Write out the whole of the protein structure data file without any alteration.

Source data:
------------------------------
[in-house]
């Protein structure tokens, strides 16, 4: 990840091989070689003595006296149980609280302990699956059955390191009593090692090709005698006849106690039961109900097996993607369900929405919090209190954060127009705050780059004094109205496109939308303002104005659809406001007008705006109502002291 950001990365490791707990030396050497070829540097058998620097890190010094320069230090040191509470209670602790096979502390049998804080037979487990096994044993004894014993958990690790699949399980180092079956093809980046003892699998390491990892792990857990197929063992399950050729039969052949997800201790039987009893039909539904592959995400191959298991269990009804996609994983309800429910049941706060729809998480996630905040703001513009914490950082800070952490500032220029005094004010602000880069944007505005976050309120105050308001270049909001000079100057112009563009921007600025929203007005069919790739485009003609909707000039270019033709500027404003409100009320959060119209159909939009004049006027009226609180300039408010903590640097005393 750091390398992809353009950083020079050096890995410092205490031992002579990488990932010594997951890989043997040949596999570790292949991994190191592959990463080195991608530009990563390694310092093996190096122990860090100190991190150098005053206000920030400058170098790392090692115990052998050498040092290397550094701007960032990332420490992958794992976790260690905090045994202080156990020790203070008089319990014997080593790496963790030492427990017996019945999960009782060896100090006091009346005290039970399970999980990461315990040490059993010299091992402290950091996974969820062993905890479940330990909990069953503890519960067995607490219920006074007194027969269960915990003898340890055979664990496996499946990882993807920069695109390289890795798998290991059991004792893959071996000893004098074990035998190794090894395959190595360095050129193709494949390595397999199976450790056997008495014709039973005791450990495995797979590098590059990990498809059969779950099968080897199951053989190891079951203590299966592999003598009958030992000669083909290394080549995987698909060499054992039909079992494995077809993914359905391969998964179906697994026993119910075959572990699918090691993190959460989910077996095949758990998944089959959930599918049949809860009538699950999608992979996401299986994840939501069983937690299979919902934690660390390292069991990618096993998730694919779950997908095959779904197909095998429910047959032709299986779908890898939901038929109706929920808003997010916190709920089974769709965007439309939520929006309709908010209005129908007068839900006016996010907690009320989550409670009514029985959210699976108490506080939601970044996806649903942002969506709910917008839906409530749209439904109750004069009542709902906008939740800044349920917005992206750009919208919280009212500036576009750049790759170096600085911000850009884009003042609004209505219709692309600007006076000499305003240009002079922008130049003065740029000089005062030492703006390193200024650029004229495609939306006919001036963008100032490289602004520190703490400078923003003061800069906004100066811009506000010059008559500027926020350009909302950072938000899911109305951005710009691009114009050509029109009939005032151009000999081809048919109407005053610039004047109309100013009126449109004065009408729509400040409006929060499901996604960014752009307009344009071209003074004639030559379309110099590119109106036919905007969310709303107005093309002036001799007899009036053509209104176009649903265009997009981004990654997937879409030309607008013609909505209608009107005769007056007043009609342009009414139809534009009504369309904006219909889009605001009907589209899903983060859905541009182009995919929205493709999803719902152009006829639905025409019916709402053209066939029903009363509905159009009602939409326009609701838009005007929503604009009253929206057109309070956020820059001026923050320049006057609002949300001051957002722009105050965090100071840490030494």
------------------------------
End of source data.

[in-house]
């Protein structure tokens, strides 16, 4: 990840091989070689003595006296149980609280302990699956059955390191009593090692090709005698006849106690039961109900097996993607369900929405919090209190954060127009705050780059004094109205496109939308303002104005659809406001007008705006109502002291 950001990365490791707990030396050497070829540097058998620097890190010094320069230090040191509470209670602790096979502390049998804080037979487990096994044993004894014993958990690790699949399980180092079956093809980046003892699998390491990892792990857990197929063992399950050729039969052949997800201790039987009893039909539904592959995400191959298991269990009804996609994983309800429910049941706060729809998480996630905040703001513009914490950082800070952490500032220029005094004010602000880069944007505005976050309120105050308001270049909001000079100057112009563009921007600025929203007005069919790739485009003609909707000039270019033709500027404003409100009320959060119209159909939009004049006027009226609180300039408010903590640097005393 750091390398992809353009950083020079050096890995410092205490031992002579990488990932010594997951890989043997040949596999570790292949991994190191592959990463080195991608530009990563390694310092093996190096122990860090100190991190150098005053206000920030400058170098790392090692115990052998050498040092290397550094701007960032990332420490992958794992976790260690905090045994202080156990020790203070008089319990014997080593790496963790030492427990017996019945999960009782060896100090006091009346005290039970399970999980990461315990040490059993010299091992402290950091996974969820062993905890479940330990909990069953503890519960067995607490219920006074007194027969269960915990003898340890055979664990496996499946990882993807920069695109390289890795798998290991059991004792893959071996000893004098074990035998190794090894395959190595360095050129193709494949390595397999199976450790056997008495014709039973005791450990495995797979590098590059990990498809059969779950099968080897199951053989190891079951203590299966592999003598009958030992000669083909290394080549995987698909060499054992039909079992494995077809993914359905391969998964179906697994026993119910075959572990699918090691993190959460989910077996095949758990998944089959959930599918049949809860009538699950999608992979996401299986994840939501069983937690299979919902934690660390390292069991990618096993998730694919779950997908095959779904197909095998429910047959032709299986779908890898939901038929109706929920808003997010916190709920089974769709965007439309939520929006309709908010209005129908007068839900006016996010907690009320989550409670009514029985959210699976108490506080939601970044996806649903942002969506709910917008839906409530749209439904109750004069009542709902906008939740800044349920917005992206750009919208919280009212500036576009750049790759170096600085911000850009884009003042609004209505219709692309600007006076000499305003240009002079922008130049003065740029000089005062030492703006390193200024650029004229495609939306006919001036963008100032490289602004520190703490400078923003003061800069906004100066811009506000010059008559500027926020350009909302950072938000899911109305951005710009691009114009050509029109009939005032151009000999081809048919109407005053610039004047109309100013009126449109004065009408729509400040409006929060499901996604960014752009307009344009071209003074004639030559379309110099590119109106036919905007969310709303107005093309002036001799007899009036053509209104176009649903265009997009981004990654997937879409030309607008013609909505209608009107005769007056007043009609342009009414139809534009009504369309904006219909889009605001009907589209899903983060859905541009182009995919929205493709999803719902152009006829639905025409019916709402053209066939029903009363509905159009009602939409326009609701838009005007929503604009009253929206057109309070956020820059001026923050320049006057609002949300001051957002722009105050965090100071840490030494």